Resin Systems

Any resin system for use in a composite material will require the following properties:

1. Good mechanical properties
2. Good adhesive properties
3. Good toughness properties
4. Good resistance to environmental degradation

Mechanical Properties of the Resin System
The figure below shows the stress / strain curve for an 'ideal' resin system. The curve for this resin shows high ultimate strength, high stiffness (indicated by the initial gradient) and a high strain to failure. This means that the resin is initially stiff but at the same time will not suffer from brittle failure.


 


 

It should also be noted that when a composite is loaded in tension, for the full mechanical properties of the fibre component to be achieved, the resin must be able to deform to at least the same extent as the fibre. The figure below gives the strain to failure for E-glass, S-glass, aramid and high-strength grade carbon fibres on their own (i.e. not in a composite form). Here it can be seen that, for example, the S-glass fibre, with an elongation to break of 5.3%, will require a resin with an elongation to break of at least this value to achieve maximum tensile properties.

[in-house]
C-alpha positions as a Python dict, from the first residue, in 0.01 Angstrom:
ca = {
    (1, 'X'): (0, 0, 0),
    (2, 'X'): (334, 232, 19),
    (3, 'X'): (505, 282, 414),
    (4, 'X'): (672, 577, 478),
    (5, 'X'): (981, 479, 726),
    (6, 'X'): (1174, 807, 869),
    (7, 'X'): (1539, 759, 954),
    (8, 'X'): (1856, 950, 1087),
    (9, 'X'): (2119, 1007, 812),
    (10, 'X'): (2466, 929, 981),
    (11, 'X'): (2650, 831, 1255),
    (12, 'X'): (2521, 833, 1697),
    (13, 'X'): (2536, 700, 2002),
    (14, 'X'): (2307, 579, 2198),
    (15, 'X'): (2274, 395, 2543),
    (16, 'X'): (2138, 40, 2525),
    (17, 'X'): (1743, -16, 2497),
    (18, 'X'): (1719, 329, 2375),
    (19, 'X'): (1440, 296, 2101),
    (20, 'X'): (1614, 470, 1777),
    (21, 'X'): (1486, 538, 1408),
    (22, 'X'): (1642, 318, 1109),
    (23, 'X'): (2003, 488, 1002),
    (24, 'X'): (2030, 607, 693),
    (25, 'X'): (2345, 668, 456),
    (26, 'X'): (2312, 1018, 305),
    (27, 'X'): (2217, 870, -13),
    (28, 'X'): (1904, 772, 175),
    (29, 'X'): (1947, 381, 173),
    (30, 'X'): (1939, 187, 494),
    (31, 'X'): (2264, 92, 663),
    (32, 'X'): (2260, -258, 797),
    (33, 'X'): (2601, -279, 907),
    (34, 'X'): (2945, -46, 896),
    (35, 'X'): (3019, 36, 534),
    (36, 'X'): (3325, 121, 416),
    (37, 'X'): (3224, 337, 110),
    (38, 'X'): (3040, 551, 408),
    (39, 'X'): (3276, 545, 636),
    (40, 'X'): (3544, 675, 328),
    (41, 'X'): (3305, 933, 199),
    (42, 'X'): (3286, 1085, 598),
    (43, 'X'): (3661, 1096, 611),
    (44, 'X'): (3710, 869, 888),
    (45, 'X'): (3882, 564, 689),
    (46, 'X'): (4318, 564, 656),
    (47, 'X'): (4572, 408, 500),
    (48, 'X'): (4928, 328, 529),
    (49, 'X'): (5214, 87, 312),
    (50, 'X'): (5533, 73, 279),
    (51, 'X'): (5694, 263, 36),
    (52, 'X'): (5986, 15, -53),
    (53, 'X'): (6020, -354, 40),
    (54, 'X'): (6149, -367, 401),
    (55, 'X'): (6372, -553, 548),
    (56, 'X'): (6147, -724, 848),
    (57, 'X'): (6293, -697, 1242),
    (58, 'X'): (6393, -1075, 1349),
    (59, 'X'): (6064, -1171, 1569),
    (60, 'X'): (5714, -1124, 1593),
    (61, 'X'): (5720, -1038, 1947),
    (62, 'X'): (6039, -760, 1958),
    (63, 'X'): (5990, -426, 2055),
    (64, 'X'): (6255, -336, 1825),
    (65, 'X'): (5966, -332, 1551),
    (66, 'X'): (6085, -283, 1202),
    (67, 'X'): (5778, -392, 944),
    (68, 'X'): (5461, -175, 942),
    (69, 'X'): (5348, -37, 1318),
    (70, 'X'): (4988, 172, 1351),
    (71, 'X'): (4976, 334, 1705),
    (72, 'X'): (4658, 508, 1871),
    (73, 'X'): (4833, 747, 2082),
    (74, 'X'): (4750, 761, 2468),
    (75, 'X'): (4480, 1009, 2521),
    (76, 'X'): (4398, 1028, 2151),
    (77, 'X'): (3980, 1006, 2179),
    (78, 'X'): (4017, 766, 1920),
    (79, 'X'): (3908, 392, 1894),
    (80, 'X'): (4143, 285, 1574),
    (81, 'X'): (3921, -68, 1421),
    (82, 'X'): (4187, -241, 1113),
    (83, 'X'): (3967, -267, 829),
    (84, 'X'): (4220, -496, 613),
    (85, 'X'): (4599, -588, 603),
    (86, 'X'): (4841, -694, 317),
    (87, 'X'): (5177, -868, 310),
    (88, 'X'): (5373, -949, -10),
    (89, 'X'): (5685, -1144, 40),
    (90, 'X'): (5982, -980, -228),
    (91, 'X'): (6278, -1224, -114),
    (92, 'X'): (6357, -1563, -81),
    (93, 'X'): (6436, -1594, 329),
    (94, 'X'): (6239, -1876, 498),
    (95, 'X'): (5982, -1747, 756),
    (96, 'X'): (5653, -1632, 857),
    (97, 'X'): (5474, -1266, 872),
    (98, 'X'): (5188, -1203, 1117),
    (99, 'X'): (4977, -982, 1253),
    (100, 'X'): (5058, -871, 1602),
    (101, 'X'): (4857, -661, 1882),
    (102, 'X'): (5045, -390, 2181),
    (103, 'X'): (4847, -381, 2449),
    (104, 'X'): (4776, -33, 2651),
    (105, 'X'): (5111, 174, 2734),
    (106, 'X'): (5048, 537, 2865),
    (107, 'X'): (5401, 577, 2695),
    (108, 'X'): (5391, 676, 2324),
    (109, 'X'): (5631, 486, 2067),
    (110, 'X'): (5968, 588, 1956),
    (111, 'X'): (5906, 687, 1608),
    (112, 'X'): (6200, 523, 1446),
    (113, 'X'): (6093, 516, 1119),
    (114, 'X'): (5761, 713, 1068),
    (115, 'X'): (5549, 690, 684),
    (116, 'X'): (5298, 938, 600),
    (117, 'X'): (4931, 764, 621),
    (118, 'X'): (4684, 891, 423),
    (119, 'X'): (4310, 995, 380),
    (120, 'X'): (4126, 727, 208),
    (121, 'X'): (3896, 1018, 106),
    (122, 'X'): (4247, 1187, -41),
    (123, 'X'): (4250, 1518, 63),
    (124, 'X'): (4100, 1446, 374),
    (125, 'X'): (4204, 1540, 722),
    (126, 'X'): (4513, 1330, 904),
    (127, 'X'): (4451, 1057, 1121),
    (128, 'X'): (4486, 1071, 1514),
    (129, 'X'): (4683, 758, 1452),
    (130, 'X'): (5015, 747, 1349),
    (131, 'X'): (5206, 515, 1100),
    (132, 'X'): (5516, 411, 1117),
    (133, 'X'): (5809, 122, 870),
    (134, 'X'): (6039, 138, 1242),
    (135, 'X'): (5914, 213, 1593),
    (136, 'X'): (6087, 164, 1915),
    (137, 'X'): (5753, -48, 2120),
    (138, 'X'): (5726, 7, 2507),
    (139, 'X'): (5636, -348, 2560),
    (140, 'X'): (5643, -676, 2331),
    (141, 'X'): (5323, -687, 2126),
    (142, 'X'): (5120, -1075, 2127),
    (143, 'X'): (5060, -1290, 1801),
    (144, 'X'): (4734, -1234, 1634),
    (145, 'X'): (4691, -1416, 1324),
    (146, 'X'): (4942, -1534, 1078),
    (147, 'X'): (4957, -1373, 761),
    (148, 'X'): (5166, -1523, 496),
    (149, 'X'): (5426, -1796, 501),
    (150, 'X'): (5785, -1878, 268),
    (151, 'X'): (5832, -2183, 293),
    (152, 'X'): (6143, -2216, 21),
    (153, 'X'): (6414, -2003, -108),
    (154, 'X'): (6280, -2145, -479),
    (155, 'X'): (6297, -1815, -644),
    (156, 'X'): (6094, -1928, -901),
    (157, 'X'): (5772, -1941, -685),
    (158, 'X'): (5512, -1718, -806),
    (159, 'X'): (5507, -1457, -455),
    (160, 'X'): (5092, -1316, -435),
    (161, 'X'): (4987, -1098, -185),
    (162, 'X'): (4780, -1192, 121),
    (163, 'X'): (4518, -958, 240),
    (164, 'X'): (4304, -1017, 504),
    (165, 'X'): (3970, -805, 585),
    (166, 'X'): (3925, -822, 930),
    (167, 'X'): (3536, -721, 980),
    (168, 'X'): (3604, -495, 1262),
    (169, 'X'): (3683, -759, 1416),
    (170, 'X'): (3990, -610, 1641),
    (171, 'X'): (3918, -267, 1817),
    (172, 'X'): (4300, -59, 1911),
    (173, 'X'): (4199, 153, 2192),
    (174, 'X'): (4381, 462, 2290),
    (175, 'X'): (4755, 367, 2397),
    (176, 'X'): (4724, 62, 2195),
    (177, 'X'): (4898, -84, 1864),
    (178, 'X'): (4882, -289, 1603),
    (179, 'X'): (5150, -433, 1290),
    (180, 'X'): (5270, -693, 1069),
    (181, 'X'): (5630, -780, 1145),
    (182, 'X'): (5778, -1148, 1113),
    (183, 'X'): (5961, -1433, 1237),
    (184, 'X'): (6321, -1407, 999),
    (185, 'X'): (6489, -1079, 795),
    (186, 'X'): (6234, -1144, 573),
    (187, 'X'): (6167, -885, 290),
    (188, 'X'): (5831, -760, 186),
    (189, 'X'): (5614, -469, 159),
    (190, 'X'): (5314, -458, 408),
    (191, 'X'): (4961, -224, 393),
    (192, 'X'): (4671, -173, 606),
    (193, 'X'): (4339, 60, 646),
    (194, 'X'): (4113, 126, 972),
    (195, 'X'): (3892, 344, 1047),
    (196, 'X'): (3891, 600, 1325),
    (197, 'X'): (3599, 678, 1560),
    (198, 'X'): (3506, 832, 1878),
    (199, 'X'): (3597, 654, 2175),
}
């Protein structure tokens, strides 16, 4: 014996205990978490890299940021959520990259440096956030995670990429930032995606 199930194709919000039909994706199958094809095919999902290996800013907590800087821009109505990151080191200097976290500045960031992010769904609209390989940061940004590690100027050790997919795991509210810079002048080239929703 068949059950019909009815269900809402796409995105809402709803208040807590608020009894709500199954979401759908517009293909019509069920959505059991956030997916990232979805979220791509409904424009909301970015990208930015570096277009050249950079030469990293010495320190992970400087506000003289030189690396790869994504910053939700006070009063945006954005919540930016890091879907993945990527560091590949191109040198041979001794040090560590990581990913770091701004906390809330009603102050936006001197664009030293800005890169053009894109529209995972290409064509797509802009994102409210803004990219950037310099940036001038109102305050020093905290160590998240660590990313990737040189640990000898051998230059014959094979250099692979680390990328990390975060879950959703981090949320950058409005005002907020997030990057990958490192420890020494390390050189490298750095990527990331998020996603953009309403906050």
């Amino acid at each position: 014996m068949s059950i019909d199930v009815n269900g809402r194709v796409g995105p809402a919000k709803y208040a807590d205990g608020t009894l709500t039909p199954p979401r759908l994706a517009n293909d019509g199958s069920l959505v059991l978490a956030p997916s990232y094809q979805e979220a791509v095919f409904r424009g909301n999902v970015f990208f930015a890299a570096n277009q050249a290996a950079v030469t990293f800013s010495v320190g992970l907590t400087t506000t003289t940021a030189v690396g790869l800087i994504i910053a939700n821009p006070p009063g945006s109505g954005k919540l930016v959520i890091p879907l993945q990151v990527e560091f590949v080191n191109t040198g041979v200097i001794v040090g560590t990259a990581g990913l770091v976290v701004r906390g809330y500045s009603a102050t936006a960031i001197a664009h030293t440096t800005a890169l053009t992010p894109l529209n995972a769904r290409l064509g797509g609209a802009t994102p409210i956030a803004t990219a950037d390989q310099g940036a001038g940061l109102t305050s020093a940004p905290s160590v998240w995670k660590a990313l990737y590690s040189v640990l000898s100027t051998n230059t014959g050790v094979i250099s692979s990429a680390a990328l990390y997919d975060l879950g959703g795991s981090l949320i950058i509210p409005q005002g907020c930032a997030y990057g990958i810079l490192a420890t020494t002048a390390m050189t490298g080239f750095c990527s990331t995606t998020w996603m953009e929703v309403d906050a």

Adhesive Properties of the Resin System

High adhesion between resin and reinforcement fibres is necessary for any resin system. This will ensure that the loads are transferred efficiently and will prevent cracking or fibre / resin debonding when stressed.

Toughness Properties of the Resin System

Toughness is a measure of a material's resistance to crack propagation, but in a composite this can be hard to measure accurately. However, the stress / strain curve of the resin system on its own provides some indication of the material's toughness. Generally the more deformation the resin will accept before failure the tougher and more crack-resistant the material will be. Conversely, a resin system with a low strain to failure will tend to create a brittle composite, which cracks easily. It is important to match this property to the elongation of the fibre reinforcement.

Environmental Properties of the Resin System

Good resistance to the environment, water and other aggressive substances, together with an ability to withstand constant stress cycling, are properties essential to any resin system. These properties are particularly important for use in a marine environment.

Published courtesy of

David Cripps, Gurit

http://www.gurit.com

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